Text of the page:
Pat: I don’t know what he does now. I went into a shop in Ahoghill one day and he was in it and he disappeared out of it very quickly because he would have known me to see. Francis Ann Marchioness of Londonderry …
I must get you a copy of the whole thing. The picture is taken by Holden and over there was an auction thing with the date on it and you could make out the whole inscription.
Interviewer: Look that has all been sort of plastered in. What was this for?
Pat: The copy of the thing was put in a bronze tablet, smaller thing so that people could read but that was taken away. Now it wasn’t vandalised but it was taken away for safekeeping somewhere and then the Irish on the bottom. You can’t really see it but you can make it out on the picture.
Interviewer: Right. Actually it might not come out because you need the sun, you need the sun shining on it. The sun’s in the wrong…
Pat: The sun never shines on it you see except maybe very early in the morning.
Interviewer: Yeah. Sure I’ll get it some other time.
Pat: Come up some time very early some morning but that’s where it is and even if you get this side of it.
Interviewer: Aye it’s straighter. When was your man Campbell killed then, what year was that?
Pat: It’s in the book "The Committee" and I have that book. You can’t buy it here but I got it in America. Somebody going to America brought it home.
Interviewer: Was there anything else there came with the troubles in the 70’s.
Pat: That was the main thing here. There was a Belfast Judge shot here. He owed a house up in Red Bay up it wasn’t fatal.
Pat: And then he recovered and carried on as a Judge.
Interviewer: What about bombs or hoaxes?
Pat: And it wasn’t locals that did that. It was boys from Belfast that followed him down that did that.
Pat: What about bomb hoaxes or anything like that?
Pat: Well the two hotels were blown up.
Pat: And the factory was bombed twice. We got a lot of damage done the first time.
Interviewer: What factory?
Pat: It’s now Red Bay Boats. It was the Tweed Factory at the time. They left a 100 lb in the porch and it did more damage to us than it did to the factory.
Interviewer: Oh God.
Pat: It blew our porch away.
Interviewer: Were yous given time to evacuate.
Pat: Well actually it had been 12 o’clock at night. It was near maybe a quarter to one and I was up at Garron Tower finishing off a …
Interviewer: At that time of night Pat.
Pat: It was summer, I was finishing off the timetable for the following year and I was determined to finish it and I stayed up until half twelve, I didn’t make it down to half twelve. At that time there was boarders there and there was Priests in residence and all. I left Garron Tower, I finished it and left and when I arrived down there was a crowd of people at the corner. I didn’t know what was on and I said what has happened and somebody said well there is nobody hurt. So I drove up to the house and there was a crowd at the gate. So I drove in and discovered that it was a bomb at the factory and they were clearing up glass. There was a crowd of locals in sweeping glass around our house.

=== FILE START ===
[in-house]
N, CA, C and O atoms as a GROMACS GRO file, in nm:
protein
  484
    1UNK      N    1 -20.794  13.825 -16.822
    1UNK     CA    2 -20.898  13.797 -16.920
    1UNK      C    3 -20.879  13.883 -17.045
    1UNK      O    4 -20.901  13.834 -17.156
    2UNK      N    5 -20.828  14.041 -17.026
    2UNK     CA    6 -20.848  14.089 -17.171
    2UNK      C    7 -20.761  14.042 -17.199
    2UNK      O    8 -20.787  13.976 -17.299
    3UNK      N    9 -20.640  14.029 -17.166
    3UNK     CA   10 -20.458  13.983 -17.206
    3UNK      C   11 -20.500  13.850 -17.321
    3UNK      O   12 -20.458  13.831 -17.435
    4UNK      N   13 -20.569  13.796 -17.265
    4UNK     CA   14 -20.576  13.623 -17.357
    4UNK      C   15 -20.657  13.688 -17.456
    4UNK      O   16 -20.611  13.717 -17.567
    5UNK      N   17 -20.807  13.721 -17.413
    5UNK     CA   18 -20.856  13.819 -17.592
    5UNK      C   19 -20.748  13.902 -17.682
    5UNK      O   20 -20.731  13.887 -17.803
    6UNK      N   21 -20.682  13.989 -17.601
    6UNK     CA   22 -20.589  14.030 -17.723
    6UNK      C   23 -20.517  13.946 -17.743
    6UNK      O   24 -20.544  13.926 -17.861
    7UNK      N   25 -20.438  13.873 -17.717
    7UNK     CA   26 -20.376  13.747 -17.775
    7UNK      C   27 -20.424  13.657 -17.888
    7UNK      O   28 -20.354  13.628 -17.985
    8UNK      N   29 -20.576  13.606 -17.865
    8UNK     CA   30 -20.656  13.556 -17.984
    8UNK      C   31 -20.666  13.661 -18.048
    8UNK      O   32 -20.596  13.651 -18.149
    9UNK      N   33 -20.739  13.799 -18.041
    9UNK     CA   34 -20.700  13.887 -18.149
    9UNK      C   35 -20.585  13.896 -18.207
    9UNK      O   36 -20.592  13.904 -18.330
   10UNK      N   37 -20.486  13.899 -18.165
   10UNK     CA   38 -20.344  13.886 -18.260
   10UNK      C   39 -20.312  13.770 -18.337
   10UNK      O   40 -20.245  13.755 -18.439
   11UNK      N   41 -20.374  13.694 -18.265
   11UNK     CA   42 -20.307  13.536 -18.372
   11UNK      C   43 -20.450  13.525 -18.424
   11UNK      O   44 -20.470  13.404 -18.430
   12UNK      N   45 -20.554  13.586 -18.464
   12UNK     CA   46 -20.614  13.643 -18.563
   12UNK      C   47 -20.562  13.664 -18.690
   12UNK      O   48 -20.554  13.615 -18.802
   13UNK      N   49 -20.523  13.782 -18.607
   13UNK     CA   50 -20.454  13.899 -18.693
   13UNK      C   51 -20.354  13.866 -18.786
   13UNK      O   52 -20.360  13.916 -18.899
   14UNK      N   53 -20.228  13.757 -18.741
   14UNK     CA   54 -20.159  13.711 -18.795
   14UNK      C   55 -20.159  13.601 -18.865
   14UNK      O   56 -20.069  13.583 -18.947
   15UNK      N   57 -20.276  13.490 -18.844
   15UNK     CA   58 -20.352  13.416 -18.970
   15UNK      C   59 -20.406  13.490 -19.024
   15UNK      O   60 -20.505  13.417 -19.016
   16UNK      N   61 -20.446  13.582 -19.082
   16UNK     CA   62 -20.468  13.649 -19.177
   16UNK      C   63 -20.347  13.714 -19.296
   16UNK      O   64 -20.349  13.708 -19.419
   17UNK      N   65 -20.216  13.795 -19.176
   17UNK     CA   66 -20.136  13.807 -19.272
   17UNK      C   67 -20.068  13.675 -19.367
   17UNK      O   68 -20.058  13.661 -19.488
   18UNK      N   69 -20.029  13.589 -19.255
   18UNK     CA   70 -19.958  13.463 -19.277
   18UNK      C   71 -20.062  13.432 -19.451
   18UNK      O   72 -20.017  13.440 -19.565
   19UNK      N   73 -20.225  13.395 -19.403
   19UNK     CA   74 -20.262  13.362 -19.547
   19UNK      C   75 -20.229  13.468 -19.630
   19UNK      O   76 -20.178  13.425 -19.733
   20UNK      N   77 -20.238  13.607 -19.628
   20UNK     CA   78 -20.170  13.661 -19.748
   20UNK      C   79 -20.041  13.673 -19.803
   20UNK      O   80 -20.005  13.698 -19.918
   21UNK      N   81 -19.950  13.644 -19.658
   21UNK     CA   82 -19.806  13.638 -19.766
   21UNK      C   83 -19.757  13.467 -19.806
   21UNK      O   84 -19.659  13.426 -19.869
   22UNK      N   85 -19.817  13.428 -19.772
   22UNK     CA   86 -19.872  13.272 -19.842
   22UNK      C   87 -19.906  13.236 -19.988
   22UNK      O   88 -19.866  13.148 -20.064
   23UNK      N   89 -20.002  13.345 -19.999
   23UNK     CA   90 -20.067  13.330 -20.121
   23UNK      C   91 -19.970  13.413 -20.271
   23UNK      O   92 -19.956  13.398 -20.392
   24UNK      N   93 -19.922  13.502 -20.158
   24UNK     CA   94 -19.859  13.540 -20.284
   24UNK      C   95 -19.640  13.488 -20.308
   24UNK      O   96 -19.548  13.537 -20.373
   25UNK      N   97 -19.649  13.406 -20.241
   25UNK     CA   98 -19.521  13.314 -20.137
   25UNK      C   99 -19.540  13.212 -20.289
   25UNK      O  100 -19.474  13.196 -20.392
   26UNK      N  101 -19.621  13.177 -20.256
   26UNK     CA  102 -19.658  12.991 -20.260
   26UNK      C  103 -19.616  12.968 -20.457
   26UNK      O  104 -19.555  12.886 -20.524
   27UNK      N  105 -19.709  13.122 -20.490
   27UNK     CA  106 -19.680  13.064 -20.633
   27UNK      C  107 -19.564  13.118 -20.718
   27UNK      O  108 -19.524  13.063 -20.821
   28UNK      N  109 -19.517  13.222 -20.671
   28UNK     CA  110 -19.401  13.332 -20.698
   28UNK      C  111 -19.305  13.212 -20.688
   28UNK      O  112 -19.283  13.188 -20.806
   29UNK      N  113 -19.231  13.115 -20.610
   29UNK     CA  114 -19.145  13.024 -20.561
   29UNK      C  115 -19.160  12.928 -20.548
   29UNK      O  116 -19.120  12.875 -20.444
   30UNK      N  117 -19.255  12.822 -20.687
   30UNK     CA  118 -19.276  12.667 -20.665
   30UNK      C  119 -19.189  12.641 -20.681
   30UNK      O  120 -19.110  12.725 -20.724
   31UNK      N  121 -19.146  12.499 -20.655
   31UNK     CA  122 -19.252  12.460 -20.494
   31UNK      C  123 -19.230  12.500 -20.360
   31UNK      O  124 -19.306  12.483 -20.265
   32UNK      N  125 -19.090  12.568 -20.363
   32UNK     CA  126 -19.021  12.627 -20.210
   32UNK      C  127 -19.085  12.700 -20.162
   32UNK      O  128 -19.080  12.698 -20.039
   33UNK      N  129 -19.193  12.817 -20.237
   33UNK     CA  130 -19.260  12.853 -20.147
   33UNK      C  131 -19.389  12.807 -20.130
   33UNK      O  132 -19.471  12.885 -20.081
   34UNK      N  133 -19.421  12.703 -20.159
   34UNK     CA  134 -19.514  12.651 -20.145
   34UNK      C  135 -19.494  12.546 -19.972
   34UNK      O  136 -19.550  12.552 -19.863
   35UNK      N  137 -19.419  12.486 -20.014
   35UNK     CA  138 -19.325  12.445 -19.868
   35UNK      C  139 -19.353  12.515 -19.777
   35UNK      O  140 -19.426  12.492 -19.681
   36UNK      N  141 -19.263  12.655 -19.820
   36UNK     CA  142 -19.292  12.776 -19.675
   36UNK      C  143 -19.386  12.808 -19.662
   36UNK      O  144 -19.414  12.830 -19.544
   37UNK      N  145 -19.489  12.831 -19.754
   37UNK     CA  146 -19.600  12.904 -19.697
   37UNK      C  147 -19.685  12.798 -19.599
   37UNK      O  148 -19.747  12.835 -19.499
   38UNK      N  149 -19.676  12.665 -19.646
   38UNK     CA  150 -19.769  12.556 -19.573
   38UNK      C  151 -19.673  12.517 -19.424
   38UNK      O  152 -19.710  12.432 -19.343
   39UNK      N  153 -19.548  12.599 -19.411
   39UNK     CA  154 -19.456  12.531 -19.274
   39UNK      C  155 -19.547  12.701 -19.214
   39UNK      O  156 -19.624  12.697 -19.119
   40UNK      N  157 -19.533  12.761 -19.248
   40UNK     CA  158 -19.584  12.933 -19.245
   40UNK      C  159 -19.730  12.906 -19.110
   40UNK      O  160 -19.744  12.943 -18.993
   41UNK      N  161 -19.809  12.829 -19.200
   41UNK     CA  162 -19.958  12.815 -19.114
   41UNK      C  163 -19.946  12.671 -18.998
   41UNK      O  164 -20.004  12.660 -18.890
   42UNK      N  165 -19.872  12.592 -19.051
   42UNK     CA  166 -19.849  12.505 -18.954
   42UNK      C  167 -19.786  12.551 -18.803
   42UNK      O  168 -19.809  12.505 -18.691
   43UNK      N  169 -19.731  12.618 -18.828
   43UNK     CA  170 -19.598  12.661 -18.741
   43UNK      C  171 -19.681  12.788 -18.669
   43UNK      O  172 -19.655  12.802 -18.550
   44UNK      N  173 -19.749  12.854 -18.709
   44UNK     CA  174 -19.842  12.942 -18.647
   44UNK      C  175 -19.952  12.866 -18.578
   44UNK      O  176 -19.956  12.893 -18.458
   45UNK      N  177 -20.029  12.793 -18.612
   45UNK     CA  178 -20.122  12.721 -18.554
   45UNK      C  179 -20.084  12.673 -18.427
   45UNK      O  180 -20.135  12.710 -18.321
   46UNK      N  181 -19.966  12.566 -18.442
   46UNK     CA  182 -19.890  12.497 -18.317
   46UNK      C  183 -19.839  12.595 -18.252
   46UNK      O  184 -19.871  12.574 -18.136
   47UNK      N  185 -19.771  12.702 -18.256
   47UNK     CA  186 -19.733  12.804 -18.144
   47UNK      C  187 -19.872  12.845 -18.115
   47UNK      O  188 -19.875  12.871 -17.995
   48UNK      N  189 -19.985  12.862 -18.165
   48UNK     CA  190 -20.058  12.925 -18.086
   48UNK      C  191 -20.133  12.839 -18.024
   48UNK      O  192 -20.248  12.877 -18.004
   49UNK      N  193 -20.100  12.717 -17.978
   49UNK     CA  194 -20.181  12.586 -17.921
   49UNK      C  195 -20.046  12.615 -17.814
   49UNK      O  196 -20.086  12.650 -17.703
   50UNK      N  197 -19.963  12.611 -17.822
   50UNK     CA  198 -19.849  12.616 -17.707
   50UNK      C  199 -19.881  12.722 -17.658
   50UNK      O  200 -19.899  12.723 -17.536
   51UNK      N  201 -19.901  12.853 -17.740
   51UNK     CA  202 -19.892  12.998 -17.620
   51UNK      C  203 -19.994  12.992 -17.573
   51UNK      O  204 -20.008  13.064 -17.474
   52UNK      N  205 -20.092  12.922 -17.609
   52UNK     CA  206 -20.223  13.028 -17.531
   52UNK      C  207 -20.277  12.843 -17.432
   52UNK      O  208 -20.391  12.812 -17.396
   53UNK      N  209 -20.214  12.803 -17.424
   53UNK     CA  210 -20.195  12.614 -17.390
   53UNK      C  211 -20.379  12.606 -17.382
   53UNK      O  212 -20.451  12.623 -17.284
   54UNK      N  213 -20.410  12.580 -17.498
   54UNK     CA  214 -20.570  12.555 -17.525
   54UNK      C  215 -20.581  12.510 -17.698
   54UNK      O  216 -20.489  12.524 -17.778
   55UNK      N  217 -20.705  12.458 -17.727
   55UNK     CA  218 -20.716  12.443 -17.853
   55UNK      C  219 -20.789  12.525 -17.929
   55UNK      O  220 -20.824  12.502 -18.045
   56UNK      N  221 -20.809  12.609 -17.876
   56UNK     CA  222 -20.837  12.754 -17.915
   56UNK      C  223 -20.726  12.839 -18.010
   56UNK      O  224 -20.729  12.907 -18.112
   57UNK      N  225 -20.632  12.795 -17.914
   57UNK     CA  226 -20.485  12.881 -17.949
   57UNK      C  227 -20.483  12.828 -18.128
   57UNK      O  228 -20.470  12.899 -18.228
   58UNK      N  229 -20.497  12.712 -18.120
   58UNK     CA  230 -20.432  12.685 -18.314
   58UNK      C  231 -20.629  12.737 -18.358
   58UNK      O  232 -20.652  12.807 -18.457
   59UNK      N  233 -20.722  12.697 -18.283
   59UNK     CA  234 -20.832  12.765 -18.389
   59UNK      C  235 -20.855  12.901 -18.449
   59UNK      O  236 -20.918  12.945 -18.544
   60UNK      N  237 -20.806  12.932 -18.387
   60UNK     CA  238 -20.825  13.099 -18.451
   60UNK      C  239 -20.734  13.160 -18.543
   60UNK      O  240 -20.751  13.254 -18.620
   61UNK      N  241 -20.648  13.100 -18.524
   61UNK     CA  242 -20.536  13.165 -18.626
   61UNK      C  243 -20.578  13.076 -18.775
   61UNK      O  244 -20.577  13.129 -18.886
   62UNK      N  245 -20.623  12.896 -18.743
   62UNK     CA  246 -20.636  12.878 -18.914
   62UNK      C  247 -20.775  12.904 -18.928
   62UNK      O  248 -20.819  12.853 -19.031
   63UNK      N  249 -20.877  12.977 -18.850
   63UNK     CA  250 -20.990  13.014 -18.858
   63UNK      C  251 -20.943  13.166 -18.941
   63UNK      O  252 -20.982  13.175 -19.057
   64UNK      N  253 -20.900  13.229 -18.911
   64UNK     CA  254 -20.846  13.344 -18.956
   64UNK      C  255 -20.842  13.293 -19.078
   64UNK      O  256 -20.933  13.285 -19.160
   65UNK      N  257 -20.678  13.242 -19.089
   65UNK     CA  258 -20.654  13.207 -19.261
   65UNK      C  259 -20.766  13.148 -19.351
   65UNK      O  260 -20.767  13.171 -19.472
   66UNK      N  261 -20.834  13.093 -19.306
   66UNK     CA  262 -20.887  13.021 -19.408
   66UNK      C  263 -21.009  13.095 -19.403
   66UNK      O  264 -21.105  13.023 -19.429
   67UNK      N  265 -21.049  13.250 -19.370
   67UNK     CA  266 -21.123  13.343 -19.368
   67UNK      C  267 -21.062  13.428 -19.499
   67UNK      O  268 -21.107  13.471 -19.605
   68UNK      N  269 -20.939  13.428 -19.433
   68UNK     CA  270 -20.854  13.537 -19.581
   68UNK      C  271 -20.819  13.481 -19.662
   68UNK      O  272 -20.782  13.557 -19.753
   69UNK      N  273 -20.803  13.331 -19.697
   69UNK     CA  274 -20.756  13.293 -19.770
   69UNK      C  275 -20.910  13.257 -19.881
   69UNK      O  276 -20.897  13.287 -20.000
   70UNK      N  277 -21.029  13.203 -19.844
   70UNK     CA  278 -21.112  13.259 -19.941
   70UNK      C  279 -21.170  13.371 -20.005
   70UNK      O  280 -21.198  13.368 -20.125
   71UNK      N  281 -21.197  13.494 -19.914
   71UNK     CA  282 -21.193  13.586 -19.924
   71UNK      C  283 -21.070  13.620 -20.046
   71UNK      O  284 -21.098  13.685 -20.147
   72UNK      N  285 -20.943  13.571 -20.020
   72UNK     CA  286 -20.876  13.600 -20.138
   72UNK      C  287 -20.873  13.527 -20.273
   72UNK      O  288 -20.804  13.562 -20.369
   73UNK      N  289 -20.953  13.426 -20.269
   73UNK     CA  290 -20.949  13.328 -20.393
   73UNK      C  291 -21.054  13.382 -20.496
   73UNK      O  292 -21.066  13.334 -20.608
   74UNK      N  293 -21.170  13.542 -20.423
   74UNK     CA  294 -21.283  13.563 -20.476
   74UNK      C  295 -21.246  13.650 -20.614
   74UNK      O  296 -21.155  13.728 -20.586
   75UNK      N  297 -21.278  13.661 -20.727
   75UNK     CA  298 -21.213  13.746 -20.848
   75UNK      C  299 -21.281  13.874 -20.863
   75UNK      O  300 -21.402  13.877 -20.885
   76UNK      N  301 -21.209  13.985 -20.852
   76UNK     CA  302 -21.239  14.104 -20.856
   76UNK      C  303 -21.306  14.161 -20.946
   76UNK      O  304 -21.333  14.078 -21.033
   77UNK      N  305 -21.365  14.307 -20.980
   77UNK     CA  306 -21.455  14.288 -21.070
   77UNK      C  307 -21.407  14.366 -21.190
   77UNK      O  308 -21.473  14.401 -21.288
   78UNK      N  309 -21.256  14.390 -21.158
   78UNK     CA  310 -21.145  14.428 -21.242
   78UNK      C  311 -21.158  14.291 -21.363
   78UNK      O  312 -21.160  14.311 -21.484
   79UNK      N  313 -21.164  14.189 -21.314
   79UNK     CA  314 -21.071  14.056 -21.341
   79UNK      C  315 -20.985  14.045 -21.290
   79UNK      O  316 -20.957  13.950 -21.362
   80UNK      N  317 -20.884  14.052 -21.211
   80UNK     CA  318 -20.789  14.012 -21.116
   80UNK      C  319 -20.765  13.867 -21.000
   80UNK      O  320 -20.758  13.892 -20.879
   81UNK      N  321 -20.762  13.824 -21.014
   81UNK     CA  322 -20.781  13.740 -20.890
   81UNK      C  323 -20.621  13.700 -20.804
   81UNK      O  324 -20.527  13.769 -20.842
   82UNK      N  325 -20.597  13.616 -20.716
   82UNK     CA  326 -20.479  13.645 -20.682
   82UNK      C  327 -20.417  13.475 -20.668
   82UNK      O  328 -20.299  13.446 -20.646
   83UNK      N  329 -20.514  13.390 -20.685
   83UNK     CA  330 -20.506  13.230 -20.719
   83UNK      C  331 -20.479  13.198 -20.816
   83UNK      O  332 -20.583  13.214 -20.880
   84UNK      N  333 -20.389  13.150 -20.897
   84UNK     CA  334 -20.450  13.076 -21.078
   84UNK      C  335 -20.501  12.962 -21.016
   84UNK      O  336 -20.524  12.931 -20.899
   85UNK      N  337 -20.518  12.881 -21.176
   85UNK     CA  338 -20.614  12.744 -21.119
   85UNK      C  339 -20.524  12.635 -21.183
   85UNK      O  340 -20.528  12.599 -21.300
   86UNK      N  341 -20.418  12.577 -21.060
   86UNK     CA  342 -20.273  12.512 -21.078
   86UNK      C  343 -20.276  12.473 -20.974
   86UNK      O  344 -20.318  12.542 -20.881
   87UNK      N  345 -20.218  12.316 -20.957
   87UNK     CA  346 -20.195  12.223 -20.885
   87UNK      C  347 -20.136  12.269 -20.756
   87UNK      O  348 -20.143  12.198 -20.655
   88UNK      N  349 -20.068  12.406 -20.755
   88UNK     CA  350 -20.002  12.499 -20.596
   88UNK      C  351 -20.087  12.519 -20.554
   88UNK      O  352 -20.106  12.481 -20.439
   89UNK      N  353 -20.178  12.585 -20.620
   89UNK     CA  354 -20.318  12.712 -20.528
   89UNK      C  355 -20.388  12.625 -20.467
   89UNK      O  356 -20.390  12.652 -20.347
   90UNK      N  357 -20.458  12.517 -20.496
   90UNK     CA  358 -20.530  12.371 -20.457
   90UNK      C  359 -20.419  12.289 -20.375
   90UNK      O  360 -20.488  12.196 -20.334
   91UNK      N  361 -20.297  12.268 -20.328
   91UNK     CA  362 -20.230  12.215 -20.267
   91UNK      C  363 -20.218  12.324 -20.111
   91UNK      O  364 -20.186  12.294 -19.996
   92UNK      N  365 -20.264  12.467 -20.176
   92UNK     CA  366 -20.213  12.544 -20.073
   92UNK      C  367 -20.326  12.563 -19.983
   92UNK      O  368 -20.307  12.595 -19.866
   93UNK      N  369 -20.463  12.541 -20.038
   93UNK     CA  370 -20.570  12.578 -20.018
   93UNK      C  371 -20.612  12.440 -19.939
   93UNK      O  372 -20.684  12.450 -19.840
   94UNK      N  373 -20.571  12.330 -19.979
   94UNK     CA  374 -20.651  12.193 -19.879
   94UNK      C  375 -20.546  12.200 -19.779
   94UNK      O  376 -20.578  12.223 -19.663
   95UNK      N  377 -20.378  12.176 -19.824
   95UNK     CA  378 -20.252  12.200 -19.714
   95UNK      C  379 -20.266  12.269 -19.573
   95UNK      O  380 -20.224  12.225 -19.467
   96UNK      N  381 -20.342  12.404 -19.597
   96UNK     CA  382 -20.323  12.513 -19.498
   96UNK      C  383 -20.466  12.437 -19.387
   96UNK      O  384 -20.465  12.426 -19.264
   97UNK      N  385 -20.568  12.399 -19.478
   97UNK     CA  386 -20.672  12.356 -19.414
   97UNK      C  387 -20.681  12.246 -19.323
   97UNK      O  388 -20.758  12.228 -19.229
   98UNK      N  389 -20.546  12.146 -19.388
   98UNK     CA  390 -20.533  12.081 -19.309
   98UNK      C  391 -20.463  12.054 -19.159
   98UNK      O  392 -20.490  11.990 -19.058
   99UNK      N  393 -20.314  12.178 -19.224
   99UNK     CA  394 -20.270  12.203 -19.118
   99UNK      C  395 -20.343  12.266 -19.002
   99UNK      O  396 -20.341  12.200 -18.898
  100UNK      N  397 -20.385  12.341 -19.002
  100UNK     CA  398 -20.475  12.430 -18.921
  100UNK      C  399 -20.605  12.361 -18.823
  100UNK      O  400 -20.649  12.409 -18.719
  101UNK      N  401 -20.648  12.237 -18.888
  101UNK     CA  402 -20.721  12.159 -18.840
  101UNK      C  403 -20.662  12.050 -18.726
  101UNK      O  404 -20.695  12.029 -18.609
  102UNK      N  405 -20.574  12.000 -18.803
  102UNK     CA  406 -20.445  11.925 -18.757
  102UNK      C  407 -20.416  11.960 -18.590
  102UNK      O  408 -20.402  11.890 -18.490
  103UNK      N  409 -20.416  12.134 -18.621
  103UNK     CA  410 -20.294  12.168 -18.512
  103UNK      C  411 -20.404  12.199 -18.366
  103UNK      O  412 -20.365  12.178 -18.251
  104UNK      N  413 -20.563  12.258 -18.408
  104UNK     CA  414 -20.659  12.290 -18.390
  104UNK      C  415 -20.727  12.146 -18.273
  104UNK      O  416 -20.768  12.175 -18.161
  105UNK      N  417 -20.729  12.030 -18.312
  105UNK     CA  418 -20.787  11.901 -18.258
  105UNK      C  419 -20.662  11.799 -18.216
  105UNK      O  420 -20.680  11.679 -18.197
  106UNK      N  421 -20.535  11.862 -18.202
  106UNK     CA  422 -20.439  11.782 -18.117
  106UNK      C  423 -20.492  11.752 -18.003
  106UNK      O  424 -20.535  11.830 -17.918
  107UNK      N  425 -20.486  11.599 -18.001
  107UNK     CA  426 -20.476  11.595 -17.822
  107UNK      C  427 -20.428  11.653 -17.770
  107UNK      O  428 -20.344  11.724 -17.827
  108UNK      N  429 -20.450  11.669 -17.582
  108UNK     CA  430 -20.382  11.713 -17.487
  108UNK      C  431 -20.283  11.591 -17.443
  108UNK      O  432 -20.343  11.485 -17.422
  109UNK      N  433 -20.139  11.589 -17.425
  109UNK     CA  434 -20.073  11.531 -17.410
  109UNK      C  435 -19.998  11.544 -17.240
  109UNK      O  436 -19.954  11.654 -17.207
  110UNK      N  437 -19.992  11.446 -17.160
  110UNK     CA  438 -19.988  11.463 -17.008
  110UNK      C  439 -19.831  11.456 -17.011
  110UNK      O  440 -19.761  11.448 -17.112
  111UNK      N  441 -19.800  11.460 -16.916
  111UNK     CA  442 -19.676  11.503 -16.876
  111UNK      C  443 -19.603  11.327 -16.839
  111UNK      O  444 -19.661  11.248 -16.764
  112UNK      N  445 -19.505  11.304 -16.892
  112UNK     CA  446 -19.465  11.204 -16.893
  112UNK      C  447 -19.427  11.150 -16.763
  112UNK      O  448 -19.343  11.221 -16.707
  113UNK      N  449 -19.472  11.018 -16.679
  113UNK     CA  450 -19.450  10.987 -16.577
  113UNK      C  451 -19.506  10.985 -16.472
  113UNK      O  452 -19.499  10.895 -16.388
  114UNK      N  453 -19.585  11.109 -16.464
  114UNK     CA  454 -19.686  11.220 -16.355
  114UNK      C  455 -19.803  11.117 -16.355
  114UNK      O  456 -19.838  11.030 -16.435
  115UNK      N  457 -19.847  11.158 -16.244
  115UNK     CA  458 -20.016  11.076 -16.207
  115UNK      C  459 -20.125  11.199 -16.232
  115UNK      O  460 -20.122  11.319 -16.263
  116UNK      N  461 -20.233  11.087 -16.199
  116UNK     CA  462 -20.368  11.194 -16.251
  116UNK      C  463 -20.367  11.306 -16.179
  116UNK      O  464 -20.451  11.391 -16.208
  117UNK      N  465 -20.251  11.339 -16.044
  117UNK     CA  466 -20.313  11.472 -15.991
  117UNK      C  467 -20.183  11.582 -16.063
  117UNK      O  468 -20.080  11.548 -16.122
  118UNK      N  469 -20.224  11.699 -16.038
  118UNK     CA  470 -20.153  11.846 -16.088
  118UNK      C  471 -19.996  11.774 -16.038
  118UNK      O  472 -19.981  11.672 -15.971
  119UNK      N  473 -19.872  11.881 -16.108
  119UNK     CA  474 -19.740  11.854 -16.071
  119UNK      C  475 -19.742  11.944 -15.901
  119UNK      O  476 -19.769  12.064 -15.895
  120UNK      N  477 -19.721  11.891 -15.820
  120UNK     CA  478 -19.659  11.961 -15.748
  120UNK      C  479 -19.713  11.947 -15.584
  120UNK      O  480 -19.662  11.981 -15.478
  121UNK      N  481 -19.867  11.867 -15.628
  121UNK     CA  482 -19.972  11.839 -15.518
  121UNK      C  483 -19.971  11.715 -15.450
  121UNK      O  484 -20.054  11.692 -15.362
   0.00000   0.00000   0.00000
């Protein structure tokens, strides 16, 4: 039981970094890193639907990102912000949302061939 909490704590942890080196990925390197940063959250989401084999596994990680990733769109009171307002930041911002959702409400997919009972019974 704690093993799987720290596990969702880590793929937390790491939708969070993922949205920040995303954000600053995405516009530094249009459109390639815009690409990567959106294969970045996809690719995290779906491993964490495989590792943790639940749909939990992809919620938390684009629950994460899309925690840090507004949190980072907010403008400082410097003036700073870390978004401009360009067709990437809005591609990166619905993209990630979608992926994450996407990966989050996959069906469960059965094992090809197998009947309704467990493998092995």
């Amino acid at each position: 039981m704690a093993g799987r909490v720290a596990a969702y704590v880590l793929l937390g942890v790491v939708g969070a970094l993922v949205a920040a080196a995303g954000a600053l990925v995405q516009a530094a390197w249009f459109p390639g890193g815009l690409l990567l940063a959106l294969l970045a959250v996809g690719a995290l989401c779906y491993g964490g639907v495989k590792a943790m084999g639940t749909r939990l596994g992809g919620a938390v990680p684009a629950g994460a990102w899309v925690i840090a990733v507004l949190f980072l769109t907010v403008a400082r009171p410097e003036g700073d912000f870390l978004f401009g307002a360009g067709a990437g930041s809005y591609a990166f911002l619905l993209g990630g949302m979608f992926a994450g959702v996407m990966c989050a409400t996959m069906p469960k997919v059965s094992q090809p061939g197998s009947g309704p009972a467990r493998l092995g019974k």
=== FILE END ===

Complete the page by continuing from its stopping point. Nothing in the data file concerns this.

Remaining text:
Interviewer: You must have been frightened.
We were to go off on holidays the next day you see, so Colm Thompson, I was Secretary of the Golf Club and Colm was taking over from me when I was away, and he was in and he was going to wait until I came home because there was some things we had to sort and he was there, and Rosemary my eldest daughter, she went into the kitchen to put on the kettle to make him a cup of tea and she came running in and she says ‘did I see sparks at the factory’.
Pat: So Colm ran in and he could see a thing, like a firework thing sparkling. God he says I think that’s a fuse get into the corridor quick and they went out into the corridor and the whole place shook and the windows came in but they were all out in the corridor.
Pat: Rosemary was the last out and she got a slight cut on her hand with glass but that was the only thing and it didn’t signify. The others were in bed. Paddy was in bed in the cot. The others were in bed but the windows went in but in fact a lot of the glass went out whatever way the suction went it blew the glass out rather than in. So they were safe enough. They were all at the front of the house you see. Paddy was in his cot and his room was the only window that didn’t come in. It was the only window intact. The first window to the left of the main door and the glass in the door didn’t come in either but everything else came in. All the other bedrooms including the one that Ann and Fiona were in and they were actually in bed but the glass most of it went out rather than in so they were safe enough.
Interviewer: Very lucky. There was two bombs like that.
Pat: And Briege and Rosemary were still up you see. They were up, it was holiday time and they were up and Colm was in, and it was a good job because he got them into the corridor.
Pat: But there was another smaller bomb later. It was inside the factory and it caused a small fire but the fire brigade put it out fairly quickly. It didn’t do us much harm.
Interviewer: Why was it targeted?
Pat: Because it was owned by Gael Linn at the time. It was loyalists from Larne that did it.
Interviewer: And was there anything …
Pat: Under the protection of the UDR because when the first one was done there was a UDR patrol went up the back road followed by a car. So obviously the UDR were giving them protection out of the area.
Interviewer: The go ahead.
Pat: There was no doubt about that because the people on the back road got out when they heard the bang got out, up at Charlie Hamills the UDR patrol went flying by followed by a car. That was them getting away. We didn’t stop at Ardclinis by we don’t have time. We will get it again. It’s easy enough to get, it’s along the road there. Some other day we can get Ardclinis, it won’t take long to get Ardclinis and I’ll get Kilmore Graveyard, sorry Drumnacur Monastic Site, it’s only just the one stone there.